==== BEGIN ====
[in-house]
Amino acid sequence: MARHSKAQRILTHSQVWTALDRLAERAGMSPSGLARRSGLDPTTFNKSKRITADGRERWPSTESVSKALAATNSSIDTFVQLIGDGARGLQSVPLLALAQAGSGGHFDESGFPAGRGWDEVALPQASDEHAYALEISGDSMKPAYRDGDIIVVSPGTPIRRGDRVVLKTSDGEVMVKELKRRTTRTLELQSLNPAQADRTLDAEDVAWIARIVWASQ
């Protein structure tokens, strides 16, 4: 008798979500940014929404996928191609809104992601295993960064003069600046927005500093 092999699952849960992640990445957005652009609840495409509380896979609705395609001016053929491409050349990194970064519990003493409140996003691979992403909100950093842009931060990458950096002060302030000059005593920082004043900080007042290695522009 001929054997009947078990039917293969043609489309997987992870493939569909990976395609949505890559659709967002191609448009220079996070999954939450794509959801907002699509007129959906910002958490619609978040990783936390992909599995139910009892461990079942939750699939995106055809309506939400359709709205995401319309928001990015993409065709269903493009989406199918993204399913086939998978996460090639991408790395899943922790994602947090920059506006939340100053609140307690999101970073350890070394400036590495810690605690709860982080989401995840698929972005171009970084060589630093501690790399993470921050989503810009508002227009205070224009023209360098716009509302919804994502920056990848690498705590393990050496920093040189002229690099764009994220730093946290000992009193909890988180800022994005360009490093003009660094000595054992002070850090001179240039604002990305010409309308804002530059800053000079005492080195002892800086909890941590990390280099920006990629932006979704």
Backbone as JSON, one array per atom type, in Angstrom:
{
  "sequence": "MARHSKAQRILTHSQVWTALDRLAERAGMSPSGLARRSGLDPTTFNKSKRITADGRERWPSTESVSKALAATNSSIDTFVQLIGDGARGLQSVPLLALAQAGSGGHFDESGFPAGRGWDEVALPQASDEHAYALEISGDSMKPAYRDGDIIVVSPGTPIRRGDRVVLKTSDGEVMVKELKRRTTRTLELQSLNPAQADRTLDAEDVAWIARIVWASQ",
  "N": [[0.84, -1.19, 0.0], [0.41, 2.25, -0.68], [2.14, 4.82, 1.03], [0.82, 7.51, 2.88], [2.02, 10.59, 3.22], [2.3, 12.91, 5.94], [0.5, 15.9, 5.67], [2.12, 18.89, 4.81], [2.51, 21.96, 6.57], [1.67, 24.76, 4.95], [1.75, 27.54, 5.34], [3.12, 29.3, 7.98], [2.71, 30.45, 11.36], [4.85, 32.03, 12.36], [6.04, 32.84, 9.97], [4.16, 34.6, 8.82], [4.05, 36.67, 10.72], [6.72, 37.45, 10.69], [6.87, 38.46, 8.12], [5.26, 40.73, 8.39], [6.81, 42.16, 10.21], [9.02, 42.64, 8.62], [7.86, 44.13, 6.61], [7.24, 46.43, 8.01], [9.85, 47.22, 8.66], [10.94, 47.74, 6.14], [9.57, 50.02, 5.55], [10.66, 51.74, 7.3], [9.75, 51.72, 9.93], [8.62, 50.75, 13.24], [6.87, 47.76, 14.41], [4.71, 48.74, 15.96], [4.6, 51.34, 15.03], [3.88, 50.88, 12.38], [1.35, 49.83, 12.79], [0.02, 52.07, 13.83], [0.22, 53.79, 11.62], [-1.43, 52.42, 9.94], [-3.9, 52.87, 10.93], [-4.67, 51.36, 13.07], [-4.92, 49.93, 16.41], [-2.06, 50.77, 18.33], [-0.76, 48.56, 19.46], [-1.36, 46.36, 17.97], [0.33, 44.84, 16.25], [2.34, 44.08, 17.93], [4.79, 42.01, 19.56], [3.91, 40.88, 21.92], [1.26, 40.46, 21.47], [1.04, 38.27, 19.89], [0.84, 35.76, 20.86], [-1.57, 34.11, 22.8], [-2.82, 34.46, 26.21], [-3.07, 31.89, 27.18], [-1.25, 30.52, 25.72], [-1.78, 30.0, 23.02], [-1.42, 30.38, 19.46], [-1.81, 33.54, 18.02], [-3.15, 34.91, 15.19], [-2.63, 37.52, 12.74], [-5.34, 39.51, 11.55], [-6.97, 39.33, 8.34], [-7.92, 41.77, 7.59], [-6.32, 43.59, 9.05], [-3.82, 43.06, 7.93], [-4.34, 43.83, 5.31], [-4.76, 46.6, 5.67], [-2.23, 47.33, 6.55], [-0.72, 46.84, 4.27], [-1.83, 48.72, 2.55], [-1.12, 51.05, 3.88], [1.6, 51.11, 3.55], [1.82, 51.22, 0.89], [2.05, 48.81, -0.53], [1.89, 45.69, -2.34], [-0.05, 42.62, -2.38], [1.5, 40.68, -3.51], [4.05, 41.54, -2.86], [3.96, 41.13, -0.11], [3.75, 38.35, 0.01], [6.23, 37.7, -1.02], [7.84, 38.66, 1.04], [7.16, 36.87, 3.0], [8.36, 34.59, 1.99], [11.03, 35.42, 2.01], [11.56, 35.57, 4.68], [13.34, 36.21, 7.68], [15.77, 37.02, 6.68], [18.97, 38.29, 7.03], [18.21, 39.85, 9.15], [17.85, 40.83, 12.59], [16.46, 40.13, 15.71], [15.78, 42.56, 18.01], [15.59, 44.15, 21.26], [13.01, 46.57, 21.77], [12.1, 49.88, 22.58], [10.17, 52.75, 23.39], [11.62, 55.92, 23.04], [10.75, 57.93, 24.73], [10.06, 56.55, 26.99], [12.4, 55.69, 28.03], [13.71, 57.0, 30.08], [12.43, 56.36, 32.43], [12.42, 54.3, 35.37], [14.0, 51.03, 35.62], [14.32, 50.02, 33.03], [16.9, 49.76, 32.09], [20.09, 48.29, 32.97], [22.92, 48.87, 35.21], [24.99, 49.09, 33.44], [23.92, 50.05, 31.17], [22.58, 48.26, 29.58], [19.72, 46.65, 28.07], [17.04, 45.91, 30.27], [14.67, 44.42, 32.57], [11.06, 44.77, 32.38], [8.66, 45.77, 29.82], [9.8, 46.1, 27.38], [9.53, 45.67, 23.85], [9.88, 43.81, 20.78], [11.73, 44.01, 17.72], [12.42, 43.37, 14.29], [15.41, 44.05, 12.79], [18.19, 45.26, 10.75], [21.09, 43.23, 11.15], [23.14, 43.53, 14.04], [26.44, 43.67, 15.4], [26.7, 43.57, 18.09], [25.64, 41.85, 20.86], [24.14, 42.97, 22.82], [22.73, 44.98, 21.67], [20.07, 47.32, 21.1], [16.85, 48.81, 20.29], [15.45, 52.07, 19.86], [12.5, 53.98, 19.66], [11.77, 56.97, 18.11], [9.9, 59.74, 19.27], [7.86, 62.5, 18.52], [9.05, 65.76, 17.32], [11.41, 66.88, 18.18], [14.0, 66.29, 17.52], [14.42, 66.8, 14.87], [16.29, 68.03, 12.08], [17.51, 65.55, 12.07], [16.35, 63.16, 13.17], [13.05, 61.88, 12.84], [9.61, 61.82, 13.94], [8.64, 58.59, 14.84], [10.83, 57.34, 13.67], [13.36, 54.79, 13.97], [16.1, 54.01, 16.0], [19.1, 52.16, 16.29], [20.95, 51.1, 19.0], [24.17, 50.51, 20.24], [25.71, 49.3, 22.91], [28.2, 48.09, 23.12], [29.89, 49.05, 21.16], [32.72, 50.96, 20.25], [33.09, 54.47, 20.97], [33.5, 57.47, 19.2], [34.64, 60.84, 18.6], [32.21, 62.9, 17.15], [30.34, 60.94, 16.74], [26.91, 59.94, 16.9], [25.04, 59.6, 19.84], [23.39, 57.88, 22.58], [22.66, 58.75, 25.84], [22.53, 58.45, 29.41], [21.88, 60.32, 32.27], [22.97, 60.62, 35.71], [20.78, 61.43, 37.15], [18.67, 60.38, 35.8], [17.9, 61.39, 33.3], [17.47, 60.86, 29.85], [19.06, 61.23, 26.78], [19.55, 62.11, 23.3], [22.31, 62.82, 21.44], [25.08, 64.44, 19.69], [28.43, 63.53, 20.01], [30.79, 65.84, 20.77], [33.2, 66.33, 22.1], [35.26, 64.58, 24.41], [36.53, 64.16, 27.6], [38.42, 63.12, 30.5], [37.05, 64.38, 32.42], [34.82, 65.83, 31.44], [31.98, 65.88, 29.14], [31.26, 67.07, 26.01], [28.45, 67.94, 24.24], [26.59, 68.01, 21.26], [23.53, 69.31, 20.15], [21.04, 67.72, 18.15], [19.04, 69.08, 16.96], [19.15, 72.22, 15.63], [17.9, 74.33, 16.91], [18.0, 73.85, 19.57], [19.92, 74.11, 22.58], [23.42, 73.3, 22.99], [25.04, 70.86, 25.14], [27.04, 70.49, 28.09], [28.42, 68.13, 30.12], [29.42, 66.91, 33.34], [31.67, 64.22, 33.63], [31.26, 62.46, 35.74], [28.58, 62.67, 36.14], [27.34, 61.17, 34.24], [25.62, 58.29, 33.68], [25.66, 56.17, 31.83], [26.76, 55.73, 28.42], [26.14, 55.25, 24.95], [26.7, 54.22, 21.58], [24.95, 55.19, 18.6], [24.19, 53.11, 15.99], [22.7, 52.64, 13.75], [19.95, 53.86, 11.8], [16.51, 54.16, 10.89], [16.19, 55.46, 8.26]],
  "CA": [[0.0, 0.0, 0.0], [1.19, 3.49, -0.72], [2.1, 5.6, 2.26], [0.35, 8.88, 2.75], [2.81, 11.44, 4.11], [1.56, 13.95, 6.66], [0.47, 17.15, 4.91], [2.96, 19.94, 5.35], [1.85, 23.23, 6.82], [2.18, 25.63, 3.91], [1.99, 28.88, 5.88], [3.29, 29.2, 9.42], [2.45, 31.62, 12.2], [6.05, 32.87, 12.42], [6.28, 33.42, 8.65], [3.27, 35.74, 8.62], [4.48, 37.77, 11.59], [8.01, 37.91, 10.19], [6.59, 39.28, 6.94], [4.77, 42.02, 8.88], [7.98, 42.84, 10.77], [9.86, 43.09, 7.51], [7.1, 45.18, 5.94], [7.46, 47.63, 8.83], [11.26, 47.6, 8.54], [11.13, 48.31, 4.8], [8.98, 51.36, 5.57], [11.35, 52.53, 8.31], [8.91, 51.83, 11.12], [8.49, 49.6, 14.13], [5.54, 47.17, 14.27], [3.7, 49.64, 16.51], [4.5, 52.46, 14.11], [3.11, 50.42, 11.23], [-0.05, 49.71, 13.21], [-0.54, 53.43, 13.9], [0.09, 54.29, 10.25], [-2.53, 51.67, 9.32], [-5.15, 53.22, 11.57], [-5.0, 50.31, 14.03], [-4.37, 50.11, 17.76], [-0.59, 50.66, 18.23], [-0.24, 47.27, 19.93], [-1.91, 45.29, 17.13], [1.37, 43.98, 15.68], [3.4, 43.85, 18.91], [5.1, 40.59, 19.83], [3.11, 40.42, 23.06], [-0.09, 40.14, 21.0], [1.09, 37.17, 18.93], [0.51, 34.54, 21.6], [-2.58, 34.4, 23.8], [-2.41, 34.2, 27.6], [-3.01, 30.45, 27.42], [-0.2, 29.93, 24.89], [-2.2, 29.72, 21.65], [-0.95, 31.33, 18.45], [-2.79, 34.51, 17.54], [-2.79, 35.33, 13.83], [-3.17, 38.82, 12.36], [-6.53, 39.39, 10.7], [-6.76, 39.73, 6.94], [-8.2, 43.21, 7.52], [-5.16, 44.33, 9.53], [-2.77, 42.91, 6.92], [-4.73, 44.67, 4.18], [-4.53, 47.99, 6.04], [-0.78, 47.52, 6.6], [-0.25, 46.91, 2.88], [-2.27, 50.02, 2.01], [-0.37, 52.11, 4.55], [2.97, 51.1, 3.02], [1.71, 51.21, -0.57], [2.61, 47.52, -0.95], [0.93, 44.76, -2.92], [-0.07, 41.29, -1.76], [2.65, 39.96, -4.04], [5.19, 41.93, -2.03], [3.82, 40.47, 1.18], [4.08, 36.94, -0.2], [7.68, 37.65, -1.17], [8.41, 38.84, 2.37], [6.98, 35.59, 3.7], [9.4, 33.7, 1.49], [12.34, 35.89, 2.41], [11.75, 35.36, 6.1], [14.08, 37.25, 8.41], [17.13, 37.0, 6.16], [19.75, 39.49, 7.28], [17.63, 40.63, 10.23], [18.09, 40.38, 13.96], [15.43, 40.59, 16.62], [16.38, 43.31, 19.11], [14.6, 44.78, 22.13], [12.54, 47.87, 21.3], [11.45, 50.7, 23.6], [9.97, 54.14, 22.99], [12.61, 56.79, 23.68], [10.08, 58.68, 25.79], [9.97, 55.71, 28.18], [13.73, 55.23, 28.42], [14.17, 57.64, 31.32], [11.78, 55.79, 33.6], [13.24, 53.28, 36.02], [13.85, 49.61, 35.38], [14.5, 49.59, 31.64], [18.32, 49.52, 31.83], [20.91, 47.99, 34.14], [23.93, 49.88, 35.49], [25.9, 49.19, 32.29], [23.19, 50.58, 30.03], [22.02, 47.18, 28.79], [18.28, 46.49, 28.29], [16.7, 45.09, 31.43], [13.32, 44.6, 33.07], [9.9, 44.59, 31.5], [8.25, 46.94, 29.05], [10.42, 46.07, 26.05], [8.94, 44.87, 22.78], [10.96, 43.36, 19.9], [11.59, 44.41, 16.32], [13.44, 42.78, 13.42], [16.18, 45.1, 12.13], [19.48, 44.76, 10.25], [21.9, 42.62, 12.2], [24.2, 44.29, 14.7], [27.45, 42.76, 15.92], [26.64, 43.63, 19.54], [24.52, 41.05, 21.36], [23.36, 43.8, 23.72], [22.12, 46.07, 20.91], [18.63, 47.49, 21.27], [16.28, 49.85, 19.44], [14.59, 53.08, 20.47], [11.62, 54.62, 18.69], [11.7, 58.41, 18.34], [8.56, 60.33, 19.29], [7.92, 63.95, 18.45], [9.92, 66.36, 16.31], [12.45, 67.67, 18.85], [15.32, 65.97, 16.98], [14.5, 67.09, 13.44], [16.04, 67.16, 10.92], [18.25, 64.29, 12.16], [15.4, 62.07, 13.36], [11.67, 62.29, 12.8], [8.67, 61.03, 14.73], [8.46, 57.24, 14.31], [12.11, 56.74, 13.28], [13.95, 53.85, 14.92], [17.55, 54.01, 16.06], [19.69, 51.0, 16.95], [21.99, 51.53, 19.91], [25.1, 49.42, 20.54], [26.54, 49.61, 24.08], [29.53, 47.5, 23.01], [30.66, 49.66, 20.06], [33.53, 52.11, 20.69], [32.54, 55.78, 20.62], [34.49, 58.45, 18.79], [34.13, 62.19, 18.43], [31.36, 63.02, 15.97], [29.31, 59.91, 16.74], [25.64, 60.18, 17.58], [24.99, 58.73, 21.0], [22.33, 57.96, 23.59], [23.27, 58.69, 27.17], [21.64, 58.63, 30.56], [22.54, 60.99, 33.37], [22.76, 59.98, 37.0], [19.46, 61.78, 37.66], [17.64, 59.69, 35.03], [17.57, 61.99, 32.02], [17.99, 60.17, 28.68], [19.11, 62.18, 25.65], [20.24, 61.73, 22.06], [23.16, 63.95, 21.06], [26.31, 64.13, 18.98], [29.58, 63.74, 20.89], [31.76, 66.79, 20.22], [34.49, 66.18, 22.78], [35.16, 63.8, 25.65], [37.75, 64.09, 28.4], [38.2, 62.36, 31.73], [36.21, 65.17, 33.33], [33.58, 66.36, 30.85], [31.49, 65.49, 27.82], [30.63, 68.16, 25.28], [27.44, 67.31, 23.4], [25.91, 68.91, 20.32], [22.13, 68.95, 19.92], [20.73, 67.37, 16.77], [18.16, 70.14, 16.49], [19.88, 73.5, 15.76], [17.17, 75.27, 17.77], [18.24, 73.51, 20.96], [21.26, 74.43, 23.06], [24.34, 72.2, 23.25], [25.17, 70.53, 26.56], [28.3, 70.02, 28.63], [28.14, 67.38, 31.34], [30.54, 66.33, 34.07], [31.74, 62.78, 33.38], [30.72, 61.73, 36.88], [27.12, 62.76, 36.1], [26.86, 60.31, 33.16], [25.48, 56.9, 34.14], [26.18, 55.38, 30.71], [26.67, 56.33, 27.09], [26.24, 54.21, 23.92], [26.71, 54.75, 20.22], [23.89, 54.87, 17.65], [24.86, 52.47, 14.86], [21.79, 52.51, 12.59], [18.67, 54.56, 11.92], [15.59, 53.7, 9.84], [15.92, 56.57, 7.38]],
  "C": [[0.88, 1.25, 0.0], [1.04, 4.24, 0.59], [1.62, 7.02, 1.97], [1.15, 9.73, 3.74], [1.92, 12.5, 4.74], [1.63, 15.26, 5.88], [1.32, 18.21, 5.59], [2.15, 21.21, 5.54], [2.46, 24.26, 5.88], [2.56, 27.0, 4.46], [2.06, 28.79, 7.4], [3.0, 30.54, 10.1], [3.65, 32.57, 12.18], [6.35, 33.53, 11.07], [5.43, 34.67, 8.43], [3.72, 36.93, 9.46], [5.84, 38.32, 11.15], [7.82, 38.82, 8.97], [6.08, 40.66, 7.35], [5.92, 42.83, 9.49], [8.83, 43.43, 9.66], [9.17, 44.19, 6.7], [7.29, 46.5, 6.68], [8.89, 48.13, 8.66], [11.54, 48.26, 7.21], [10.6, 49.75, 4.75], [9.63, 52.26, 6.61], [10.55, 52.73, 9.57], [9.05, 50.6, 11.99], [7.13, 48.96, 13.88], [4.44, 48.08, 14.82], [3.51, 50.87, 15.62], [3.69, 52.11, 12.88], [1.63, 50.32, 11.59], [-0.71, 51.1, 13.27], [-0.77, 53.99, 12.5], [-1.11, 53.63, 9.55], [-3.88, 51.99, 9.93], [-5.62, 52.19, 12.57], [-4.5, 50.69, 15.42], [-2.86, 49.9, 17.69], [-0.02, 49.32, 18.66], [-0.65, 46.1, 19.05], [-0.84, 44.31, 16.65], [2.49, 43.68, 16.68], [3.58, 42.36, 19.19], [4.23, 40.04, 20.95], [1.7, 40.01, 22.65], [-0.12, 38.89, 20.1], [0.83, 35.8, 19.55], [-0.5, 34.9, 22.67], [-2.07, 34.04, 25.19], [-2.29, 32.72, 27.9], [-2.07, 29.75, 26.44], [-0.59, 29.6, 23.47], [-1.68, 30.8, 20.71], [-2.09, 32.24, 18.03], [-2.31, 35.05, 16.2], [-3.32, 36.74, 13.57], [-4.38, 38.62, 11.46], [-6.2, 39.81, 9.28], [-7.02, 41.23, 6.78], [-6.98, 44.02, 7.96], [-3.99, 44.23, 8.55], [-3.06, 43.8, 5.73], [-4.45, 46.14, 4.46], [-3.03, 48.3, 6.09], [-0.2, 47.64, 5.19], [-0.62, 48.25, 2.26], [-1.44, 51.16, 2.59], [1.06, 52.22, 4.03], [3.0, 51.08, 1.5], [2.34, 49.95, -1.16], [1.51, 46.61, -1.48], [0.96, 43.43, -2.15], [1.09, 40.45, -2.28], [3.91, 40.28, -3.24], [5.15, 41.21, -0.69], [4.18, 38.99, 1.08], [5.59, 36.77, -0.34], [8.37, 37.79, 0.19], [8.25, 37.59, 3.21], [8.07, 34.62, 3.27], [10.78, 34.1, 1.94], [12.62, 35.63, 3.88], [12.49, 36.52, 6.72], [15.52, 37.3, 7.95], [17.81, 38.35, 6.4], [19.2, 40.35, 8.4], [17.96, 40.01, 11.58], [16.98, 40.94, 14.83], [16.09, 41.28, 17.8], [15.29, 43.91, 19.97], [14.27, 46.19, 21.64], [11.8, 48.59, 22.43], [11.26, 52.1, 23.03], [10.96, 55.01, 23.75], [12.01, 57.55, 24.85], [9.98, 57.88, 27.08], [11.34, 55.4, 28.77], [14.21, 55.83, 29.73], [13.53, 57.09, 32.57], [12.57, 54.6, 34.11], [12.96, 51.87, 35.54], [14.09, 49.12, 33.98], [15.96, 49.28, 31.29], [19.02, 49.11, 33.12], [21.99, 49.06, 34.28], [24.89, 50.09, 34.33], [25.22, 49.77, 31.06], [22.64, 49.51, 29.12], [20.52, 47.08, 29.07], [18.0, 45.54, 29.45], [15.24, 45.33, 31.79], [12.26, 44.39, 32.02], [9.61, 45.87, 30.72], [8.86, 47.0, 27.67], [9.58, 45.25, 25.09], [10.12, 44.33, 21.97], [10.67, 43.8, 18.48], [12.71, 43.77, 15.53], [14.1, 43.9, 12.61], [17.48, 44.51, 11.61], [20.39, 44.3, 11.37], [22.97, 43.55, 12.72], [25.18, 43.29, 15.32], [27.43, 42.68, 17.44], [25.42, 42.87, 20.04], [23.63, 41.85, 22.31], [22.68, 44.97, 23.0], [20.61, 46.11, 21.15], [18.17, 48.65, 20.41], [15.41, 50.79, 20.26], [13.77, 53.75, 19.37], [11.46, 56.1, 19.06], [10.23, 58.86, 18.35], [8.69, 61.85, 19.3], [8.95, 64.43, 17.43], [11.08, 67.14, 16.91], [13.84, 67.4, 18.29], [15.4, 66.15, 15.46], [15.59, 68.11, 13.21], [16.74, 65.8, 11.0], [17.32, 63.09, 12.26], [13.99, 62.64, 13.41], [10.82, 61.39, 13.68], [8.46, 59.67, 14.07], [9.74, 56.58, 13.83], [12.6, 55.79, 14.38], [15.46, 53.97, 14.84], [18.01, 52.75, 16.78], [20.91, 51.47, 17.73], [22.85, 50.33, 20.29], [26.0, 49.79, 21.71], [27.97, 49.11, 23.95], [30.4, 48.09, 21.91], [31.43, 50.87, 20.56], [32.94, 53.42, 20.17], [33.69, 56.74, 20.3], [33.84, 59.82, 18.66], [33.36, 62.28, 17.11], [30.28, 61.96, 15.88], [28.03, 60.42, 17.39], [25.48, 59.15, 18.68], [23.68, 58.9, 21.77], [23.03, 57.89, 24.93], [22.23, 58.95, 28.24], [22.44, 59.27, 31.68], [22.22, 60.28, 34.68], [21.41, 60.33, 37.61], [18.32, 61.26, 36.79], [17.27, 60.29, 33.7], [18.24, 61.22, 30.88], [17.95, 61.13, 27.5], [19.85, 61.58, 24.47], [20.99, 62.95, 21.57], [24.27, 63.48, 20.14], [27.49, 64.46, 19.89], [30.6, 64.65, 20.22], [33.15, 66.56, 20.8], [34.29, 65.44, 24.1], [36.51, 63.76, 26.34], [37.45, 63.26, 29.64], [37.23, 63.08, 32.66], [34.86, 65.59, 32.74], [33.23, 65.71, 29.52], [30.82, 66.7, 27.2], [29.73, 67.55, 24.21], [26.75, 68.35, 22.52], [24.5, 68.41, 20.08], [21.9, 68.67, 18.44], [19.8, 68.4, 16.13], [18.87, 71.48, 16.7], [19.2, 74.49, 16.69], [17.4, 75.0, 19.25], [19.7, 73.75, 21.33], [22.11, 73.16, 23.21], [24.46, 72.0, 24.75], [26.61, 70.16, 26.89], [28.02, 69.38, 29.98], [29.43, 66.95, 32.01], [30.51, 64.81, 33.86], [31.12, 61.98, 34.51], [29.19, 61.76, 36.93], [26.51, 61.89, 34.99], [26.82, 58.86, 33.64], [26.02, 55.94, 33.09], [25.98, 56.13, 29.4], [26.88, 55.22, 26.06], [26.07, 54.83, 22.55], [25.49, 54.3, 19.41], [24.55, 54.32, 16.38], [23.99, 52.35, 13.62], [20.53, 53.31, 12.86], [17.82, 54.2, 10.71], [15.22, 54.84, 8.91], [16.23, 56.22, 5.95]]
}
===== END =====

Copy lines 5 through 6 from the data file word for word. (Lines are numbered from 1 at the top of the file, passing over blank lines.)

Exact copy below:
{
  "sequence": "MARHSKAQRILTHSQVWTALDRLAERAGMSPSGLARRSGLDPTTFNKSKRITADGRERWPSTESVSKALAATNSSIDTFVQLIGDGARGLQSVPLLALAQAGSGGHFDESGFPAGRGWDEVALPQASDEHAYALEISGDSMKPAYRDGDIIVVSPGTPIRRGDRVVLKTSDGEVMVKELKRRTTRTLELQSLNPAQADRTLDAEDVAWIARIVWASQ",